I became a wrestling fan around 1995 and about that time the World Wrestling Federation began this megapush of a babyface Shawn Michaels. As a 10 year-old kid, I was 100% in. I idolized him and wanted to be like him – cocky, confident, and defiant. When Michaels retired in 2010, his final match was at Wrestlemania 26 in a rematch against The Undertaker. Undertaker gave him two tombstones and as he pulled him up to deliver a third, he urged Michaels to just give up and Michaels did this:
One last act of defiance and arrogance to ride off into the sunset. It was a fitting way to end his legendary career.
As I began thinking about what I wanted to write for my final Chicago Bulls piece ever, I used this Wrestlemania match as an inspiration. I wanted to go out with the brutal honesty, my guns blazing, and the boldness that has personified my writing since day one. That led me to one place: Zach LaVine. For years, I have been leading the charge that LaVine, while talented, is overrated. I’ve been saying that he’s really good, but not great, and if LaVine is your best player then you’re not going to succeed. In this final outing, I’m here to deliver a Shawn Michaels-esque slap to the face of Bulls Nation and say Zach LaVine is not the player you think he is. He’s deceiving you.
It’s not intentional. LaVine seems like a quality guy and a guy that cares about the game. He’s gotten more consistent every season he’s played and is making strides. Years ago, I created a video describing this unwritten line for perimeter players. Basically, if a perimeter guy gets 20+ points, but less than 5 rebounds or 5 assists, he’s in a tier just below the top-tier guys. LaVine has always approached that line, but has never been able to cross it. This was his best season yet and he averaged 27.4 points, 5 rebounds, but 4.9 assists. That 0.1 matters and it separates that Kobe’s, the LeBron’s, the Jordan’s from the Vince Carter’s, the Michael Redd’s, and the Ray Allen’s. It also matters that he’s a one-time All-Star – that the rest of the league and the fans looked at the landscape of the league and decided he wasn’t one of the 12 best players in the East (Chicago only as he wasn’t good enough in Minnesota yet).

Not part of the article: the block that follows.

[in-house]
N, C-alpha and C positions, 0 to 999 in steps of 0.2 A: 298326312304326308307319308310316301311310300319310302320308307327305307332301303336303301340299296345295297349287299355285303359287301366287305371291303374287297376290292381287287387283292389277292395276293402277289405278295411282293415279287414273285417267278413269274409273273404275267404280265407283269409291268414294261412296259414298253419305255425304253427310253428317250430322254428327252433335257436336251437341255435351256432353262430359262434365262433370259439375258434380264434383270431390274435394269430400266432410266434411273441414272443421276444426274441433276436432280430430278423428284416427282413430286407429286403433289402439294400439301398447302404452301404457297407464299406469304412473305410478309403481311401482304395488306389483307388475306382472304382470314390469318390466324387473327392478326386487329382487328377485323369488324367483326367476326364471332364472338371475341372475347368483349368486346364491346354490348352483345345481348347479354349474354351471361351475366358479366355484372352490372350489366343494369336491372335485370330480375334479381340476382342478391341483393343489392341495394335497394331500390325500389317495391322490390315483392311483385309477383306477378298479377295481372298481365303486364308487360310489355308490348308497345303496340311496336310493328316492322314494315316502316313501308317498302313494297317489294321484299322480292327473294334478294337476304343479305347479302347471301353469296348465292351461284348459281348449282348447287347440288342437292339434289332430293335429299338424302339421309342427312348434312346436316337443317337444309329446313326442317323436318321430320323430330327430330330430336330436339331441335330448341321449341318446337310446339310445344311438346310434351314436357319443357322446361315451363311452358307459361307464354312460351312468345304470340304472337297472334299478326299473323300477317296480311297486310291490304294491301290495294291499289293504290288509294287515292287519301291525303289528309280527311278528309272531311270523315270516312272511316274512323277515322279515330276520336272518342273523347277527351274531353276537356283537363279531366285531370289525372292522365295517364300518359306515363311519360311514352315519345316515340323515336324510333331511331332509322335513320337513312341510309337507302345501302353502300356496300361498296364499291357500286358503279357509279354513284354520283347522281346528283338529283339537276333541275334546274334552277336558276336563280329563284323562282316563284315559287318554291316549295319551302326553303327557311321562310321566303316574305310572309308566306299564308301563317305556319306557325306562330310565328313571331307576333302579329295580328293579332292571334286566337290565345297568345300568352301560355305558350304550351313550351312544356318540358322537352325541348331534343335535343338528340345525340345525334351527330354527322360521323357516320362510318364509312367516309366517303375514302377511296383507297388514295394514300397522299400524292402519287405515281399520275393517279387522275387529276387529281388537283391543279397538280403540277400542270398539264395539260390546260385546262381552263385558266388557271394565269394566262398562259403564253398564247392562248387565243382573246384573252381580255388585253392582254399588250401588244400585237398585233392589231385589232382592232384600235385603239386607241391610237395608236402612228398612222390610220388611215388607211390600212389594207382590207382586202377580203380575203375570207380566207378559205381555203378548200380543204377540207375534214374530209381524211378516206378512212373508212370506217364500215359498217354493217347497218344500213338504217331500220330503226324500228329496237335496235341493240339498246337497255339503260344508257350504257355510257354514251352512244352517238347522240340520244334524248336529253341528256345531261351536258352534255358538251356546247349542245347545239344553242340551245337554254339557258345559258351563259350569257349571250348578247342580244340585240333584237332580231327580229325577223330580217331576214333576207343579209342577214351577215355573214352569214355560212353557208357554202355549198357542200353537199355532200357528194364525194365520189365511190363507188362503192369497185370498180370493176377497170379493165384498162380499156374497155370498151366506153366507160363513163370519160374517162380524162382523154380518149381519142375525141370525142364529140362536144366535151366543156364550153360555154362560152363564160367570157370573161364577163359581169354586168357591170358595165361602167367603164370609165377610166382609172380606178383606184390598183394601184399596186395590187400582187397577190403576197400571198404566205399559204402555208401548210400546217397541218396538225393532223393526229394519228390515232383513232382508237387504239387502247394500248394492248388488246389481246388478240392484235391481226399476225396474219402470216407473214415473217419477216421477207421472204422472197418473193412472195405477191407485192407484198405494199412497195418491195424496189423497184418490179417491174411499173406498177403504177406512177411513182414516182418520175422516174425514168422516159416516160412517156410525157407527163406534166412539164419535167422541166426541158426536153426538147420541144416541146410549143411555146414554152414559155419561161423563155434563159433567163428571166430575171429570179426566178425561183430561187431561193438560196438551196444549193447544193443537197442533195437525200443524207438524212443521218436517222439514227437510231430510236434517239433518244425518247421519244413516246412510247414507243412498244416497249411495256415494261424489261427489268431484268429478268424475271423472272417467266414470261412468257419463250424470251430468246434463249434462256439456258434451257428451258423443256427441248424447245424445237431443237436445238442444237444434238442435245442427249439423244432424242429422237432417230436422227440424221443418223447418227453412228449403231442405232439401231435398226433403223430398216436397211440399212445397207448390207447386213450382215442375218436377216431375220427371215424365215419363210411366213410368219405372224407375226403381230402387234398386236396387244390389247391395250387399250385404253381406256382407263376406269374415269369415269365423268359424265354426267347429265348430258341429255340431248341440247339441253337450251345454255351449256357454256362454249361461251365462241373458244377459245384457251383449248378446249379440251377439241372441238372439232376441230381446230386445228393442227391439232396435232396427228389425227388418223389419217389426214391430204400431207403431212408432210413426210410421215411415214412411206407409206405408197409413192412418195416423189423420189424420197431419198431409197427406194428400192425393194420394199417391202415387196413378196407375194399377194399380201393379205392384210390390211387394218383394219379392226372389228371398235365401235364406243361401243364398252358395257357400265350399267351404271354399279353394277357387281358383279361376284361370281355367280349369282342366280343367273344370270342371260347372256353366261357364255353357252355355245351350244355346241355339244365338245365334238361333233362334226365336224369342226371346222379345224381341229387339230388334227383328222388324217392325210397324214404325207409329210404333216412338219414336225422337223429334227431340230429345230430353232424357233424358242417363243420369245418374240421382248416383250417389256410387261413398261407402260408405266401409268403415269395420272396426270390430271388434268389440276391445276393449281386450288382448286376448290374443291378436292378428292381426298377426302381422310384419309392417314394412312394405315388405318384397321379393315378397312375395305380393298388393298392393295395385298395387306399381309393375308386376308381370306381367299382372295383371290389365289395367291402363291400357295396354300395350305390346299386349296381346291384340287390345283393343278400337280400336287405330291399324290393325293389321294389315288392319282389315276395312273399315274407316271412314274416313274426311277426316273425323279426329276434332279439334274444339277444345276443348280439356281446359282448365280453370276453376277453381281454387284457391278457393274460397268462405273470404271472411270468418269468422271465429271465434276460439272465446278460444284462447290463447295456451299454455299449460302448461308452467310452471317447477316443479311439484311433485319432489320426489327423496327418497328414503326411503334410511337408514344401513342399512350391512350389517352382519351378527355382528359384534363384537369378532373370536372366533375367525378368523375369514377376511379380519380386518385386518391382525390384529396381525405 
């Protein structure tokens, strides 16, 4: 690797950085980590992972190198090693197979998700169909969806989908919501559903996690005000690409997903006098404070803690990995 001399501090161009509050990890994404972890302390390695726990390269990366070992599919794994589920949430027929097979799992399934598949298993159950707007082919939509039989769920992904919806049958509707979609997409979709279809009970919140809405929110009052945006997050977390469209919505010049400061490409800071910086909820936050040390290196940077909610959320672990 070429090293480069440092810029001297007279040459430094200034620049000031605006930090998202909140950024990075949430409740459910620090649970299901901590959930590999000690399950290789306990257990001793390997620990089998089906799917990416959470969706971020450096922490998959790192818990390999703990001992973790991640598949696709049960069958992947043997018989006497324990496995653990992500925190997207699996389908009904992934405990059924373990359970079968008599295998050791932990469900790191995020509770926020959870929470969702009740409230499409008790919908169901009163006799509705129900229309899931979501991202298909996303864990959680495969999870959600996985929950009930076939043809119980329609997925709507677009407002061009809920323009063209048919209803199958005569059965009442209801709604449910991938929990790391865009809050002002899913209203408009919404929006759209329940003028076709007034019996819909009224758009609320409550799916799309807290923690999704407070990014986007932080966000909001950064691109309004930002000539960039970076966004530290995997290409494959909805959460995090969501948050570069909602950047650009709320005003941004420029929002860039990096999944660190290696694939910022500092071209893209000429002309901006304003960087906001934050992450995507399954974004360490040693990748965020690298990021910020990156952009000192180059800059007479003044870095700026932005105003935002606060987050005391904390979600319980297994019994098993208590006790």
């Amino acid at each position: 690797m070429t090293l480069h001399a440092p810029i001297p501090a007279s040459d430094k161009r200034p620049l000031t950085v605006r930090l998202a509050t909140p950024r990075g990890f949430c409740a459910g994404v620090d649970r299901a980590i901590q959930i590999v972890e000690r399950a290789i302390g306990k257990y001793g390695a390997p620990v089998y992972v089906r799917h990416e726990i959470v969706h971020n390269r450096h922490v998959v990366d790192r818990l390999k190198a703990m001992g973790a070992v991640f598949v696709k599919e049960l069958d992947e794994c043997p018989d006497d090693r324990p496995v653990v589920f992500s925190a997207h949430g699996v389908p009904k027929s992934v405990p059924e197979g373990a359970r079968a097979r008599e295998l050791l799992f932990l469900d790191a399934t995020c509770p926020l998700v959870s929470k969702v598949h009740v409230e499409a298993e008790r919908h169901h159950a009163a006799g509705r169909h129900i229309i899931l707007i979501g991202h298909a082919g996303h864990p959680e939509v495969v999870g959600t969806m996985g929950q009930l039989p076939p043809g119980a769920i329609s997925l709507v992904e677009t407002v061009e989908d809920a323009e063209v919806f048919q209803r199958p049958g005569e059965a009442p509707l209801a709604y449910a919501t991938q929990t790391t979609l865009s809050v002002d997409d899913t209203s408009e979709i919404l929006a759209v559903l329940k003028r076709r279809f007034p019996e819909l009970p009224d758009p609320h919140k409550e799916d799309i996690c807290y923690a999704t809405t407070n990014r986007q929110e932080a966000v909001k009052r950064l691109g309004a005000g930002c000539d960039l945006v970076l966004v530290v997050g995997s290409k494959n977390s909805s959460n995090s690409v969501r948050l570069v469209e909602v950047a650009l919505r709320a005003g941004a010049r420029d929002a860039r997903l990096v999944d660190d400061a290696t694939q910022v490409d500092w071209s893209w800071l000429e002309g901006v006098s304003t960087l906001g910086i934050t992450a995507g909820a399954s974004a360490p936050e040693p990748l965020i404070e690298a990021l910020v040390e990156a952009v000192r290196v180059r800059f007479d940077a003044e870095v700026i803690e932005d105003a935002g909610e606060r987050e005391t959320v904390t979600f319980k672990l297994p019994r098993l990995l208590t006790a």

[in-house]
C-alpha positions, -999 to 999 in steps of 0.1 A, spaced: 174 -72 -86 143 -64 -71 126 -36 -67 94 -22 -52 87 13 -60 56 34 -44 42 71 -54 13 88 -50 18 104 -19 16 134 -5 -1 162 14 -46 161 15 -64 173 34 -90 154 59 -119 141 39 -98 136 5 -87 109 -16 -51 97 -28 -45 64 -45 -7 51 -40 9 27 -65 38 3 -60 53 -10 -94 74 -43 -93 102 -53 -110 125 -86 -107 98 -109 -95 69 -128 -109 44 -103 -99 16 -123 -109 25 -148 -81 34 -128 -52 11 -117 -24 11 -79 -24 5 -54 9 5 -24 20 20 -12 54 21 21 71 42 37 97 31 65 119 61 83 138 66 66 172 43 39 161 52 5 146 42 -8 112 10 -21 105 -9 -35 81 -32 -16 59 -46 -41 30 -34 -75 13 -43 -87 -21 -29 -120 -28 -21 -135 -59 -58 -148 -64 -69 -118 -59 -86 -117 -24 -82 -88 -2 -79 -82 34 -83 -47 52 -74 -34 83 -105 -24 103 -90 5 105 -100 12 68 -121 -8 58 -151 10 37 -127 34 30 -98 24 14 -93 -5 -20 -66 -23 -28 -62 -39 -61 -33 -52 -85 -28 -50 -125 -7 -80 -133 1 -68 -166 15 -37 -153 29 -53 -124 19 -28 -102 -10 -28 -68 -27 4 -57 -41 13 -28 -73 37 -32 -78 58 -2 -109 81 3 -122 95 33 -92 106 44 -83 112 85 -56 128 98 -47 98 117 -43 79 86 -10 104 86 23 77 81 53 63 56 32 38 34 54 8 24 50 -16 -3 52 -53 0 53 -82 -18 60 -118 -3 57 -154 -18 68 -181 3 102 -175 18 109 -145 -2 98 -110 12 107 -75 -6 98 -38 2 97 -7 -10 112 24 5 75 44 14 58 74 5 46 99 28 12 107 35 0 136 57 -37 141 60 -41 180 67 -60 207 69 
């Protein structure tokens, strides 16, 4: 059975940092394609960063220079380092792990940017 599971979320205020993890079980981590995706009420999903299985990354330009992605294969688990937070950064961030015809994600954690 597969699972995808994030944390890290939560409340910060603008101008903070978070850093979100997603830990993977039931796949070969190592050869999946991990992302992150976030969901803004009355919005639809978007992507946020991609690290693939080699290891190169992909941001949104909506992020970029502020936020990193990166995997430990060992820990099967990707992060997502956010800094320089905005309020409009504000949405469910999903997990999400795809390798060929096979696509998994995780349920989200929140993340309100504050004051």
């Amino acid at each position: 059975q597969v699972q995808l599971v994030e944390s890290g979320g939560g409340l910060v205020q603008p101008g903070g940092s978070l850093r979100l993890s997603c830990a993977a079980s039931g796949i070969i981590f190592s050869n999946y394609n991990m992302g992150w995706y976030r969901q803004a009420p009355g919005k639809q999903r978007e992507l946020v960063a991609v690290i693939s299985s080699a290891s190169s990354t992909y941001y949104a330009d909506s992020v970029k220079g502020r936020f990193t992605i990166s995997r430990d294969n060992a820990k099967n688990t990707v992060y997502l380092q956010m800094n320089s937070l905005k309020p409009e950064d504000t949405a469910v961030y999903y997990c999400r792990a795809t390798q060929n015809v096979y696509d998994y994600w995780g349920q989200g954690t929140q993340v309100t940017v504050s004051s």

It also matters that LaVine’s teams have accumulated a putrid record of 181-366 (.331 winning percentage). It matters that his teams have never come close to having a .500 record at the end of the season or even at all. It matters that after seven seasons, LaVine has zero playoff appearances. It matters that he hasn’t been able to elevate his teams to the next level. Isn’t that what the greats do?
Is all of this on him? No. The Timberwolves are notorious for their incompetence, but they did pair him with talented big man Karl Anthony-Towns and Tom Thibodeau, who basically brings wins with him wherever he goes. The Gar/Pax era is infamous for it’s ups and downs, but they did bring in LaVine to be “the cornerstone of the Bulls rebuild” (KC Johnson’s words, not mine) and put some maligned pieces around him that we’ll have to wait some time to see what they actually are. You know how I feel about Markkanen in particular, but Carter Jr. got a lot of praise after the trade to Orlando for basically matching his exact production with Chicago per 36 minutes. To say LaVine was without help is somewhat misleading, but it’s also rare for great players to be in such abominable situations and not drag the team to some semblance of relevancy. At some point, it’s just fair to wonder if maximizing LaVine is to the detriment of the entire team. Watching the Bulls this year, you could see beautiful ball movement one possession and then this thought pops into their head like, “Oh, we have to let Zach have this possession” and the ball goes to him and stops while he isolates. It never seems like he’s playing within the flow of the offense and it becomes predictable down the stretch.